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Leonid Meteor Shower 2010: Everything You Need To Know


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Author Topic: Leonid Meteor Shower 2010: Everything You Need To Know  (Read 126 times)
Mobius
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« Reply #15 on: November 18, 2010, 12:35:42 am »



Leonid meteors are shown near Sirius, the bright star near the center, the morning of Nov. 17, 1966. The Leonids occur every year on or about Nov. 18 and stargazers are tempted with a drizzle of 10 or 20 meteors fizzing across the horizon every hour. But every 33 years a rare and dazzling Leonids storm can occur but, astronomers believe the 1999 edition of the Leonids probably won't equal 1966, which peaked at 144,000 meteors per hour. (AP Photo/NASA, David McLean)
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Mobius
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« Reply #16 on: November 18, 2010, 12:36:24 am »



Four Views Of The Leonid Meteor Shower Of 1966, A Peak Year For This Active Yearly Shower. The Next Leonid Peak Is In The Years 1998 To 2000. The Leonids Make Their Appearance, And Take Their Name, From A Point In The Constellation Leo. These Pictures Were Taken On November 18Th, 1966, From The Kitt Peak National Observatory Near Tucson, Arizona. (Courtesy Of Aura/Noao/Nsf) (Photo By Getty Images)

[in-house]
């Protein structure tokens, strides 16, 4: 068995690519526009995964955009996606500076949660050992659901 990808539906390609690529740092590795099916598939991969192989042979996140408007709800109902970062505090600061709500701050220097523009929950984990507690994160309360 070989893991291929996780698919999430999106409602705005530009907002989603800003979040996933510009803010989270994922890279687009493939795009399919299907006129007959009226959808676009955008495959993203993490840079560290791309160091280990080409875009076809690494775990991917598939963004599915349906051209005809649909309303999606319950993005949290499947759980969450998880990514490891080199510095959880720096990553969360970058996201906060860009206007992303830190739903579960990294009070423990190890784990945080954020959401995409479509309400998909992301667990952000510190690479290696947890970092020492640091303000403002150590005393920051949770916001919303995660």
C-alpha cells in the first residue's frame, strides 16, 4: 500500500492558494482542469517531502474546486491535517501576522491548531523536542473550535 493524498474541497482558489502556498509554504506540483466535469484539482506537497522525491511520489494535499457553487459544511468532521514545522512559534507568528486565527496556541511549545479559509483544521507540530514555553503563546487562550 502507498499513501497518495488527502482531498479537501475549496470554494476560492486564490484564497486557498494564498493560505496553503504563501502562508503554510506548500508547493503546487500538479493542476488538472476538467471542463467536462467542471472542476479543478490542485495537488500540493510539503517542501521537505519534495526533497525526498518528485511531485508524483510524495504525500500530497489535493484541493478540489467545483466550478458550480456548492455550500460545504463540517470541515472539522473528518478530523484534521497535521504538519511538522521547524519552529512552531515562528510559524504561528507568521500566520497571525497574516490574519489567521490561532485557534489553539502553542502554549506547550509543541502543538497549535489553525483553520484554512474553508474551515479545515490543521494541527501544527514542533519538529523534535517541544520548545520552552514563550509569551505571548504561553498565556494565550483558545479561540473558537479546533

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Mobius
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« Reply #17 on: November 18, 2010, 12:37:25 am »

http://i.huffpost.com/gadgets/slideshows/13529/slide_13529_184606_large.jpg?1290062187904

This Bright Leonid Fireball Is Shown During The Storm Of 1966 In The Sky Above Wrightwood, Calif. The Leonids Occur Every Year On Or About Nov. 18Th And Stargazers Are Tempted With A Drizzle Of 10 Or 20 Meteors Fizzing Across The Horizon Every Hour. But Every 33 Years A Rare And Dazzling Leonids Storm Can Occur But, Astronomers Believe The 1999 Edition Of The Leonids Probably Won'T Equal 1966, Which Peaked At 144,000 Meteors Per Hour. (Courtesy Of (Photo By Nasa/Getty Images)
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Mobius
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« Reply #18 on: November 18, 2010, 12:38:06 am »



IN SPACE - NOVEMBER 19: This image taken with a meteorite tracking device developed by George Varros, shows a meteorite as it enters Earth's atmosphere during the Leonid meteor shower November 19, 2002. The device, which is deployed on board a NASA DC-8, tracks and photographs meteorites. (Photo by George Varros and Dr. Peter Jenniskens/NASA/Getty Images)
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